Seema Verma, MPH, President Donald Trump’s pick to run CMS, faced questions about mandatory payment models, the Affordable Care Act (ACA), and providers’ ability to take on risk-based arrangements in her confirmation hearing before the Senate Finance Committee.
Unlike the contentious nomination of HHS Secretary Tom Price, where Democrats on this same committee attempted a boycott, Verma appears to have an easier path for approval. Democratic Indiana Sen. Joe Donnelly introduced her to the committee, indicating he’ll vote for her when her confirmation advances to the full Senate. He praised her work on crafting the Healthy Indiana Plan (HIP), the state’s version of Medicaid expansion.
“Today, HIP 2.0 has helped to lower our state’s uninsured rate, improve healthcare outcomes and has played a critical role in combating the opioid abuse and heroin use epidemics,” Donnelly said.
Here are five key takeaways from Verma’s answers at the hearing:
1. She thinks maternity coverage should be optional
Verma repeatedly emphasized giving extra “choices” to patients when asked about minimum insurance benefits required by the ACA. When pressed by Sen. Debbie Stabenow, D-Michigan, about what they would that mean for provisions in the law on covering pre-natal and maternity care, Verma said she favored patients determining insurance benefits that they need, not lawmakers or regulators.
“Obviously I don’t want to see women being discriminated against. I’m a woman and I appreciate that,” Verma said, “but I also think women have to make the decisions that work best for them and their family. Some women might want maternity coverage and some women might not want it, might not choose it, might not feel like they need that.”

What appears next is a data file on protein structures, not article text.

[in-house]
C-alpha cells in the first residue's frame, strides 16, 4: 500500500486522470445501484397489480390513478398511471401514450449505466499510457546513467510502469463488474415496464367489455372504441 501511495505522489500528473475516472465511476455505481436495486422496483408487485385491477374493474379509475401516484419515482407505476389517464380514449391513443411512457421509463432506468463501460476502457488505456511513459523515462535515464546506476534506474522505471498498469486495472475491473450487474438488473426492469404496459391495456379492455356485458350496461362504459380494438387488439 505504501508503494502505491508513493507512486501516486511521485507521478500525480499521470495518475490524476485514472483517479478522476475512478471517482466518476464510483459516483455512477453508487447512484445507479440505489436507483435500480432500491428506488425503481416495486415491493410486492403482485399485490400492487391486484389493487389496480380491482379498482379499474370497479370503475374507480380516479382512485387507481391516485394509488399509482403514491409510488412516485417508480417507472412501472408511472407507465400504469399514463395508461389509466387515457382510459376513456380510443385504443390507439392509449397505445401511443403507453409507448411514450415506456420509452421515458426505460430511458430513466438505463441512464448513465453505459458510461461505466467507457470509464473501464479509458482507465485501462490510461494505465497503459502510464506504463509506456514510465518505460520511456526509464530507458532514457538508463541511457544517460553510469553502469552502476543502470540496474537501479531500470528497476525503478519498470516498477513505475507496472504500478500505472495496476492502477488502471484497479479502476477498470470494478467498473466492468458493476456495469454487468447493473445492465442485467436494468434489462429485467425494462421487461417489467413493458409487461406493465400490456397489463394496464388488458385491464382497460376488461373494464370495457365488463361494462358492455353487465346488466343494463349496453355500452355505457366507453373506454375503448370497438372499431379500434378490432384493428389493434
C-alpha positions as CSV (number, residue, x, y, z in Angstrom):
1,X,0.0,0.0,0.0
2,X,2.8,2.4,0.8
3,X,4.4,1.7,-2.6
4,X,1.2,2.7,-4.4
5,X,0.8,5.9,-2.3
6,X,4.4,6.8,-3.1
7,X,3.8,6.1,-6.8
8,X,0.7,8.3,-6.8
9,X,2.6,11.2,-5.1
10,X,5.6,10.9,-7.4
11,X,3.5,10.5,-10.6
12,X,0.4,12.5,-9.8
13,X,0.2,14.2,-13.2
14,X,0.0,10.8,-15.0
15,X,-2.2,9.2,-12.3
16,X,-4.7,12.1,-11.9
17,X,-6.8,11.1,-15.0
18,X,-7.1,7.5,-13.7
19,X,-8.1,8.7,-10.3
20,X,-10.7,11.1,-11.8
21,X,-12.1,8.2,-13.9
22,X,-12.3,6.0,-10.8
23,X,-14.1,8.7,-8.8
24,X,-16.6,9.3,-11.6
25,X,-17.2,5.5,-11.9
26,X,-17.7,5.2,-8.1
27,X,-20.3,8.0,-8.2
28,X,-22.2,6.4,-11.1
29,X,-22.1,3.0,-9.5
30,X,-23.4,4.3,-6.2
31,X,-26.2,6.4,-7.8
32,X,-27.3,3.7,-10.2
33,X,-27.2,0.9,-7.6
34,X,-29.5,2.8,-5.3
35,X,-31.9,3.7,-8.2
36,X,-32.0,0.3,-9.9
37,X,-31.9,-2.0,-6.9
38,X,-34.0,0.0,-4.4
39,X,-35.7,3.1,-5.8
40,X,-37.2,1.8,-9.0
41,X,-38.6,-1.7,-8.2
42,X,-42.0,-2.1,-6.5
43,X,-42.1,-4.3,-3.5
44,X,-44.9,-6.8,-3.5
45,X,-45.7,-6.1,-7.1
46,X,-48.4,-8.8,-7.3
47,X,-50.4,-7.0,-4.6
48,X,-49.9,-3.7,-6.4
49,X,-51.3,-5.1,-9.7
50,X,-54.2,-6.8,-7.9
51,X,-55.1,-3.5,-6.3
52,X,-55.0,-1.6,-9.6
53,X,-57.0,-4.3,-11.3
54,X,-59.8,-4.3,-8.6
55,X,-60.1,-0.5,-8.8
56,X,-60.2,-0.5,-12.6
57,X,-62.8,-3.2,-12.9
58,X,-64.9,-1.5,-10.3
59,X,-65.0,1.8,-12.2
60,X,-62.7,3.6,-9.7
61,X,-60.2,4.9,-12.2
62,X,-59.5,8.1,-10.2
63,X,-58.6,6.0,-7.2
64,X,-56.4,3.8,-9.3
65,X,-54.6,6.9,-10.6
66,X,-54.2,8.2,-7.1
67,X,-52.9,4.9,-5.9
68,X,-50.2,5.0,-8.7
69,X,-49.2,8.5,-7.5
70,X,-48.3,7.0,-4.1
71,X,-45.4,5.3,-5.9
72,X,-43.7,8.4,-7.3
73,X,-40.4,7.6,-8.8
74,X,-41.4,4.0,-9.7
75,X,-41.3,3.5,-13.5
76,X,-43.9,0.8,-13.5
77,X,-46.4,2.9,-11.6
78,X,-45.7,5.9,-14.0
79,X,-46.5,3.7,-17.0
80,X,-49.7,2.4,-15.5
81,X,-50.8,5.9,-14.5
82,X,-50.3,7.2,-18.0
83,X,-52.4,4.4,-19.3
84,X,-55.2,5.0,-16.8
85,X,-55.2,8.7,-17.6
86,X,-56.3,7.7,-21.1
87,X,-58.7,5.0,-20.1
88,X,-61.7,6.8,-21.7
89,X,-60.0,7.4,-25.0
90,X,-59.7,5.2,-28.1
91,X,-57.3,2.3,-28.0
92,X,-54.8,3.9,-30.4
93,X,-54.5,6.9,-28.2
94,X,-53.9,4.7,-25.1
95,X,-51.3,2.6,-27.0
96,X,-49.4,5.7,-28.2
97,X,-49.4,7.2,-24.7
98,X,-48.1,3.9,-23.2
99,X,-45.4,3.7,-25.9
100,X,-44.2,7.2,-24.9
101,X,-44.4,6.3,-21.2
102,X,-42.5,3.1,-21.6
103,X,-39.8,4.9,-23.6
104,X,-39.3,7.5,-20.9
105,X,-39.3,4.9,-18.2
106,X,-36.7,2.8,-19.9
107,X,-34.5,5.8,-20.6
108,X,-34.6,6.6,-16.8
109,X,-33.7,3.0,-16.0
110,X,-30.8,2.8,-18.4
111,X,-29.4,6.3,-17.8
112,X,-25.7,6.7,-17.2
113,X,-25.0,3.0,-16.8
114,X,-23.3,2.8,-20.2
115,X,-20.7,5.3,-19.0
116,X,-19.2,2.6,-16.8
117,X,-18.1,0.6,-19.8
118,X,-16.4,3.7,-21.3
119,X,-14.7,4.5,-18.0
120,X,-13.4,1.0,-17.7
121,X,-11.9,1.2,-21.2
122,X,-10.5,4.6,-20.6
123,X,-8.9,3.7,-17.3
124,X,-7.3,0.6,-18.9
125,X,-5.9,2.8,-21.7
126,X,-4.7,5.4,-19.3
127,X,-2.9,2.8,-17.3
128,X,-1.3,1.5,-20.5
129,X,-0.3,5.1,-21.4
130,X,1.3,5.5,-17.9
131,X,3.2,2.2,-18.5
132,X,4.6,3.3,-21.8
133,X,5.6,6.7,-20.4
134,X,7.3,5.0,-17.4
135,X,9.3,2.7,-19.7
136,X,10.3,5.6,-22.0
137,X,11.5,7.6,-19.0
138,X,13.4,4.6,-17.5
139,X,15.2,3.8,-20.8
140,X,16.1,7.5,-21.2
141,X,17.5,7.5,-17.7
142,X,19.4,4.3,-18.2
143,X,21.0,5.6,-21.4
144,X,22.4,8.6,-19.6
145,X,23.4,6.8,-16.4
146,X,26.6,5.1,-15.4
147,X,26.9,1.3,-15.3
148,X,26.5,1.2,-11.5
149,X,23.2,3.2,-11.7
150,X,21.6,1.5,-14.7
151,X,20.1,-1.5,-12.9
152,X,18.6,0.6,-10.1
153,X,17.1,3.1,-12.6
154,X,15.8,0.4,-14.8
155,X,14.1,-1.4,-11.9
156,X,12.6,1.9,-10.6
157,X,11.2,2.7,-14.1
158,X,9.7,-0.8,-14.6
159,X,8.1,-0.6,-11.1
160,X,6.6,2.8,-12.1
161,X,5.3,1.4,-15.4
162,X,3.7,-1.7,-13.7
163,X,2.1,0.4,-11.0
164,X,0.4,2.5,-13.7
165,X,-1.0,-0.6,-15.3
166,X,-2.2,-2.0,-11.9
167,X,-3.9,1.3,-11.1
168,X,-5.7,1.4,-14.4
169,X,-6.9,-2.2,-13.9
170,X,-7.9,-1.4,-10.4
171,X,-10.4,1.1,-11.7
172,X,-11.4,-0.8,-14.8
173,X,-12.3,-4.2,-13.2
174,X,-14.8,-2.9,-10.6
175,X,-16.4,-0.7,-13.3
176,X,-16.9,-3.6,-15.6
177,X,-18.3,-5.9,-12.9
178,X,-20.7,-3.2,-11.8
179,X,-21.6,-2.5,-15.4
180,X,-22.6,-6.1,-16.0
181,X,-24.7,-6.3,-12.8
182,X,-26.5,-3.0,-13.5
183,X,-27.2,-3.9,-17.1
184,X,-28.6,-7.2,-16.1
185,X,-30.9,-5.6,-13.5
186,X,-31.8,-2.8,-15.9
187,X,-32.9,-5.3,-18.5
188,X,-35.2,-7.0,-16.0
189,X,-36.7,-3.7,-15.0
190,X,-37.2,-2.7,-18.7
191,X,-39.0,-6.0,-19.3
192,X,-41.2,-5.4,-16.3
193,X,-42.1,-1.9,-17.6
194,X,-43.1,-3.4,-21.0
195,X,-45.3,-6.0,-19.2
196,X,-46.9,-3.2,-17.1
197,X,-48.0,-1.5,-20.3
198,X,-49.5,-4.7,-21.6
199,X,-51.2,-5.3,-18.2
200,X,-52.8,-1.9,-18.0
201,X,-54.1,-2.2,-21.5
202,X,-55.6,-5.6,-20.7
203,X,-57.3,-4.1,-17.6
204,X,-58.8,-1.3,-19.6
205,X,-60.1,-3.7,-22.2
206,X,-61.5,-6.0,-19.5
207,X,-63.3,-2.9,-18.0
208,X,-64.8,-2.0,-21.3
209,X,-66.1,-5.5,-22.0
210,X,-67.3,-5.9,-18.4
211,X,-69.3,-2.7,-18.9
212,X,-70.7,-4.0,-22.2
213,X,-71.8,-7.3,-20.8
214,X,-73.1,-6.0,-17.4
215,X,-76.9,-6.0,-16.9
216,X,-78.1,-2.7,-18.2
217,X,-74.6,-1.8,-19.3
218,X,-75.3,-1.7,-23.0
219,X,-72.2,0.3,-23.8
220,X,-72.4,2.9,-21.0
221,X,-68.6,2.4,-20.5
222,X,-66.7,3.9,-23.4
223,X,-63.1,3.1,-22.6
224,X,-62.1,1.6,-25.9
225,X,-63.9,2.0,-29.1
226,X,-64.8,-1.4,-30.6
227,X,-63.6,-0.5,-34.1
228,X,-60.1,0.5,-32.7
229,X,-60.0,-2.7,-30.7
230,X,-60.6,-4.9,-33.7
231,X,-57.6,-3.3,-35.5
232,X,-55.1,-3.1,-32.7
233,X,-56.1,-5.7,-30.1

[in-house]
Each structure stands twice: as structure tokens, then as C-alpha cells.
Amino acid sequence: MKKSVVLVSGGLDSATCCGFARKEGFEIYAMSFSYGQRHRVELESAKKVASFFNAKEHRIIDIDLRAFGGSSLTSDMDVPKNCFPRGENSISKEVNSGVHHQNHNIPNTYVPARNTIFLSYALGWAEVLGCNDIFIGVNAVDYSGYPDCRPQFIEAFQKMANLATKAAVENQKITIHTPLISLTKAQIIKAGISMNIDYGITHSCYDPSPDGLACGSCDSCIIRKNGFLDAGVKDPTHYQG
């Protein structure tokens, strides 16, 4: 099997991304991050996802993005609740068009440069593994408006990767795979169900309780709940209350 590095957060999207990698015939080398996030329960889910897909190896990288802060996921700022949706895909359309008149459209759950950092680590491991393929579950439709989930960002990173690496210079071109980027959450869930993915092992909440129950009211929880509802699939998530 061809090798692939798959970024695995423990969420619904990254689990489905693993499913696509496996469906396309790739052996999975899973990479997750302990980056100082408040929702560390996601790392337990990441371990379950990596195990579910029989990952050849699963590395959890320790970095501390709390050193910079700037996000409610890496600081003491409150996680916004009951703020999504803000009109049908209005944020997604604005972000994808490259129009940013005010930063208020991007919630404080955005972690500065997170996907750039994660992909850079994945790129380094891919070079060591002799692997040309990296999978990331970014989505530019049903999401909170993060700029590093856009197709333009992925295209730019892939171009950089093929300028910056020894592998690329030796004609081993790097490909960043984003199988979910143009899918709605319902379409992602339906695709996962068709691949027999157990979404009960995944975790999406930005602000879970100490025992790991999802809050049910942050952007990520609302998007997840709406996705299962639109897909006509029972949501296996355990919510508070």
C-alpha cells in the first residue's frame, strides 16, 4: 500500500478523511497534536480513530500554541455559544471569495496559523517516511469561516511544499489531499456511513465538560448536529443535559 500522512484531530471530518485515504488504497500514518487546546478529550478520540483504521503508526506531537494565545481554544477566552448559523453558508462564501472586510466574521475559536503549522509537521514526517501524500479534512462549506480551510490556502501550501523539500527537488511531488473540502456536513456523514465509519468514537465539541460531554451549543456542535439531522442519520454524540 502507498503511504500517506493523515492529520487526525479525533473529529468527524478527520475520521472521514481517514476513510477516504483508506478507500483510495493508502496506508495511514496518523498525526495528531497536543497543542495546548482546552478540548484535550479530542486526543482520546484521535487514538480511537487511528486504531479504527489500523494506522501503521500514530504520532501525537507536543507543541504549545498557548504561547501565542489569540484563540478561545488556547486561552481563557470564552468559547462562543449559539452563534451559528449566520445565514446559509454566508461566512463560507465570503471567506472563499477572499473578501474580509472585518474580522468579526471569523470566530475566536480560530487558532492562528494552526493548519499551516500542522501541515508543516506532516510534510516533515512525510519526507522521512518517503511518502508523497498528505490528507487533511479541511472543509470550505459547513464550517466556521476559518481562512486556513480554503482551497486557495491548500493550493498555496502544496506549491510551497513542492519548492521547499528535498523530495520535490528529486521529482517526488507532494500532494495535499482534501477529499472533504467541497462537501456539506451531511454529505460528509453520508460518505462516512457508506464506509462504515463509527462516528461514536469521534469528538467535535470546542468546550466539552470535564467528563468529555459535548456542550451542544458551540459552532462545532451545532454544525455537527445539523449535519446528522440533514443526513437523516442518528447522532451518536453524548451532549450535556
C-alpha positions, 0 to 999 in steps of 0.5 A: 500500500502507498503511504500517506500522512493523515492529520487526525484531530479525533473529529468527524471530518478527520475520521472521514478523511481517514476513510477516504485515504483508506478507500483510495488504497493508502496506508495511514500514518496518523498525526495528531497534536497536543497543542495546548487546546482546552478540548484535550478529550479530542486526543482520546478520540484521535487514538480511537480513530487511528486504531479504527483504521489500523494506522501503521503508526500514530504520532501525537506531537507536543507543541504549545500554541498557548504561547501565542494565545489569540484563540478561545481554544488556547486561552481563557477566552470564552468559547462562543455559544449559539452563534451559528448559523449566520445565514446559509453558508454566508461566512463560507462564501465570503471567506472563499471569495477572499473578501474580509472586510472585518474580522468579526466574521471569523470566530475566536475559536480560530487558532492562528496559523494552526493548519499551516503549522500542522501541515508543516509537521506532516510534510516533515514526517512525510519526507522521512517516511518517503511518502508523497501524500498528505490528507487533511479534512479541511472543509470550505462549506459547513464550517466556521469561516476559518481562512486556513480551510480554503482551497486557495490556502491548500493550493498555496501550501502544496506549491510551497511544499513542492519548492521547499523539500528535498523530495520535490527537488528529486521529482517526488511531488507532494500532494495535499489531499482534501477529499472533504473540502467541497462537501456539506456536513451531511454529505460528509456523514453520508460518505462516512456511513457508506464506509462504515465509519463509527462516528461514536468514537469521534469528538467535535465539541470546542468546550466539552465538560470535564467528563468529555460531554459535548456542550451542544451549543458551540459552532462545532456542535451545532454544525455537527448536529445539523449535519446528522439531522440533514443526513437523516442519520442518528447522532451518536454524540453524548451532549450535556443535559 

2. She’s skeptical of mandatory payment models
Verma said she’s supportive of “efforts around innovation,” but like Price, doesn’t seem to like making tests of alternative payment models, like bundled payments, mandatory for providers.
“We need to make sure we’re not forcing, not mandating individuals to participate in an experiment, a trial that there’s not consent around,” Verma said.
She added that she believed expansion of those models should be done more gradually, sticking to a smaller scale with more time to evaluate whether those programs are improving outcomes or producing savings. She also said Congress should be involved in discussions about expanding those models “before it becomes formal policy.”
3. She considers MACRA a “step forward,” but is concerned about challenges to small, rural providers
To open the hearing, Chairman Orrin Hatch, R-Utah, asked Verma about the Medicare Access and CHIP Reauthorization Act (MACRA) and how she would implement its Quality Payment Program (QPP). Verma called the law “an important step forward.”
For smaller providers or those in rural areas, however, Verma said the new payment tracks would be “challenging,” and asking those providers to take on risk-based arrangements may not be possible.
“I don’t know if small providers, rural providers want to take risk at all,” Verma said, noting that some larger healthcare systems have shied away from taking on downside risk.
Sen. Ron Wyden, D-Oregon, suggested her answer sounded like she supports keeping fee-for-service arrangements. Verma said that’s not her position.
“I’m not suggesting that (fee-for-service) works better,” Verma said. “I support efforts to increase coordination of care and hold providers accountable for outcomes. It’s another thing altogether to have them accepting risk.”,
4. She wouldn’t discuss the proposed rule for ACA exchanges
Wyden and Stabenow both asked for Verma’s opinion on the proposed rule for the ACA marketplace released by CMS the day before her hearing. When pressed for an opinion on provisions like cutting the open enrollment period in half, she repeatedly declined to give one.
“Out of respect for this process, I have not been to HHS, have not been to CMS and have not been involved in the development of that rule,” Verma said, adding that she will review the proposal if she’s confirmed.
5. Democrats weren’t happy with some non-committal answers
The ACA rule was one of several areas where Verma either declined to give her opinion or didn’t directly answer questions posed by Democrats. Among the topics she avoided were how to meet Trump’s stated goal of “insurance for everybody” or whether she supports allowing Medicare to negotiate drug prices.
“Respectfully, I didn’t get a specific (answer), we’ll hold the record open for it,” Wyden said.